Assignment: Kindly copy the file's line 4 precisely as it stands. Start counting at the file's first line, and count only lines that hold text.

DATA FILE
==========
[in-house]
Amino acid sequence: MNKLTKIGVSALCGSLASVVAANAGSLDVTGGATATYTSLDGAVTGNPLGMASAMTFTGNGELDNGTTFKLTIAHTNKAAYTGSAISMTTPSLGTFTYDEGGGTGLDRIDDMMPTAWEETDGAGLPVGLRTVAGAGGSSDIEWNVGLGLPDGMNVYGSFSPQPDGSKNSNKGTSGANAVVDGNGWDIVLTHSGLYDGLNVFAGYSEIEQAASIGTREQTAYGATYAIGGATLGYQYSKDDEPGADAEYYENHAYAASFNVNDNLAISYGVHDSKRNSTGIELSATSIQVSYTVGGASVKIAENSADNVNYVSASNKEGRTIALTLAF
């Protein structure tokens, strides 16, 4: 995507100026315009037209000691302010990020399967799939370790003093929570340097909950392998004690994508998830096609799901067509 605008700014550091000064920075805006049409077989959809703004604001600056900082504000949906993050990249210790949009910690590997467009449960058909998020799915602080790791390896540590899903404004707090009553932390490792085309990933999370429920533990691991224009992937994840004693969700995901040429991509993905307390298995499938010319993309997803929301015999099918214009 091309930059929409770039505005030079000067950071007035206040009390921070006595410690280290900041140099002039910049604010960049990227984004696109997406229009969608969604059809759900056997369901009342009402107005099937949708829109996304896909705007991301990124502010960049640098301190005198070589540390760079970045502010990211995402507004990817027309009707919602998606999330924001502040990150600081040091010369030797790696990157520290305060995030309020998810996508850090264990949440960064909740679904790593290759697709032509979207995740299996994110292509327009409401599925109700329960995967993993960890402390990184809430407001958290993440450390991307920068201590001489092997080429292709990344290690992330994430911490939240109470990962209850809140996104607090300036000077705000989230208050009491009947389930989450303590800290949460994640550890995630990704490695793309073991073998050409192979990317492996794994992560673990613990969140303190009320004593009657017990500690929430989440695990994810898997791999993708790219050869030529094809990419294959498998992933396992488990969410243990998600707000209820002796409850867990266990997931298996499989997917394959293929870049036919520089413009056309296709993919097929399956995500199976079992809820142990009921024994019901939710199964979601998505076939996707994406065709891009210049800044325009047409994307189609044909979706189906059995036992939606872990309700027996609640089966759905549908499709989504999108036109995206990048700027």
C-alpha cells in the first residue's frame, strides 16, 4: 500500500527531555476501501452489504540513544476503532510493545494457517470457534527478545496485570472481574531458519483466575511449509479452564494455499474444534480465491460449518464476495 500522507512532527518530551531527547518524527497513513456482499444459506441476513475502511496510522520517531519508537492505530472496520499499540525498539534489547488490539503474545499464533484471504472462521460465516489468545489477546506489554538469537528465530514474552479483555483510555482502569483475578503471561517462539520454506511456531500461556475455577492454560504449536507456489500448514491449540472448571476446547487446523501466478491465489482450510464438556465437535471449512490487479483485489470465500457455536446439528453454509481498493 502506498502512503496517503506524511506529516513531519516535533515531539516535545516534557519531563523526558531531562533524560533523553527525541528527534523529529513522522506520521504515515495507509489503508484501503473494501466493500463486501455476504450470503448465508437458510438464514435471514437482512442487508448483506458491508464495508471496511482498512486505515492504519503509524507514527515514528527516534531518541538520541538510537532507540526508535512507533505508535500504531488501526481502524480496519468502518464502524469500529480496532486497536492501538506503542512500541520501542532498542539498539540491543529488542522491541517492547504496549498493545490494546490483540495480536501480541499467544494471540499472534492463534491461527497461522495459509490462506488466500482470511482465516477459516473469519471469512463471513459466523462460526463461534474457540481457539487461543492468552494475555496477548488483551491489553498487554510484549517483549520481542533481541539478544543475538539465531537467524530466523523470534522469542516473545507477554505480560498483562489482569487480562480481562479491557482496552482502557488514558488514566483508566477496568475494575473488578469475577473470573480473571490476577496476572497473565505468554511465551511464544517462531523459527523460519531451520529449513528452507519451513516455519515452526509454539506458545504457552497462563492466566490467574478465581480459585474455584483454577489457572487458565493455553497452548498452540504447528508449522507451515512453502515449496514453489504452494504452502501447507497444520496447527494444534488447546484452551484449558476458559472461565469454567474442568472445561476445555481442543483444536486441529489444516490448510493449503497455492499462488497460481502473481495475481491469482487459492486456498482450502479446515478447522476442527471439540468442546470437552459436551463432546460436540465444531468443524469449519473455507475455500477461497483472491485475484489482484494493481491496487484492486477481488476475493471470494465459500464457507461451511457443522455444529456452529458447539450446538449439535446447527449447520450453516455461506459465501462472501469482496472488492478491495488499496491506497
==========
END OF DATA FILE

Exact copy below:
C-alpha cells in the first residue's frame, strides 16, 4: 500500500527531555476501501452489504540513544476503532510493545494457517470457534527478545496485570472481574531458519483466575511449509479452564494455499474444534480465491460449518464476495 500522507512532527518530551531527547518524527497513513456482499444459506441476513475502511496510522520517531519508537492505530472496520499499540525498539534489547488490539503474545499464533484471504472462521460465516489468545489477546506489554538469537528465530514474552479483555483510555482502569483475578503471561517462539520454506511456531500461556475455577492454560504449536507456489500448514491449540472448571476446547487446523501466478491465489482450510464438556465437535471449512490487479483485489470465500457455536446439528453454509481498493 502506498502512503496517503506524511506529516513531519516535533515531539516535545516534557519531563523526558531531562533524560533523553527525541528527534523529529513522522506520521504515515495507509489503508484501503473494501466493500463486501455476504450470503448465508437458510438464514435471514437482512442487508448483506458491508464495508471496511482498512486505515492504519503509524507514527515514528527516534531518541538520541538510537532507540526508535512507533505508535500504531488501526481502524480496519468502518464502524469500529480496532486497536492501538506503542512500541520501542532498542539498539540491543529488542522491541517492547504496549498493545490494546490483540495480536501480541499467544494471540499472534492463534491461527497461522495459509490462506488466500482470511482465516477459516473469519471469512463471513459466523462460526463461534474457540481457539487461543492468552494475555496477548488483551491489553498487554510484549517483549520481542533481541539478544543475538539465531537467524530466523523470534522469542516473545507477554505480560498483562489482569487480562480481562479491557482496552482502557488514558488514566483508566477496568475494575473488578469475577473470573480473571490476577496476572497473565505468554511465551511464544517462531523459527523460519531451520529449513528452507519451513516455519515452526509454539506458545504457552497462563492466566490467574478465581480459585474455584483454577489457572487458565493455553497452548498452540504447528508449522507451515512453502515449496514453489504452494504452502501447507497444520496447527494444534488447546484452551484449558476458559472461565469454567474442568472445561476445555481442543483444536486441529489444516490448510493449503497455492499462488497460481502473481495475481491469482487459492486456498482450502479446515478447522476442527471439540468442546470437552459436551463432546460436540465444531468443524469449519473455507475455500477461497483472491485475484489482484494493481491496487484492486477481488476475493471470494465459500464457507461451511457443522455444529456452529458447539450446538449439535446447527449447520450453516455461506459465501462472501469482496472488492478491495488499496491506497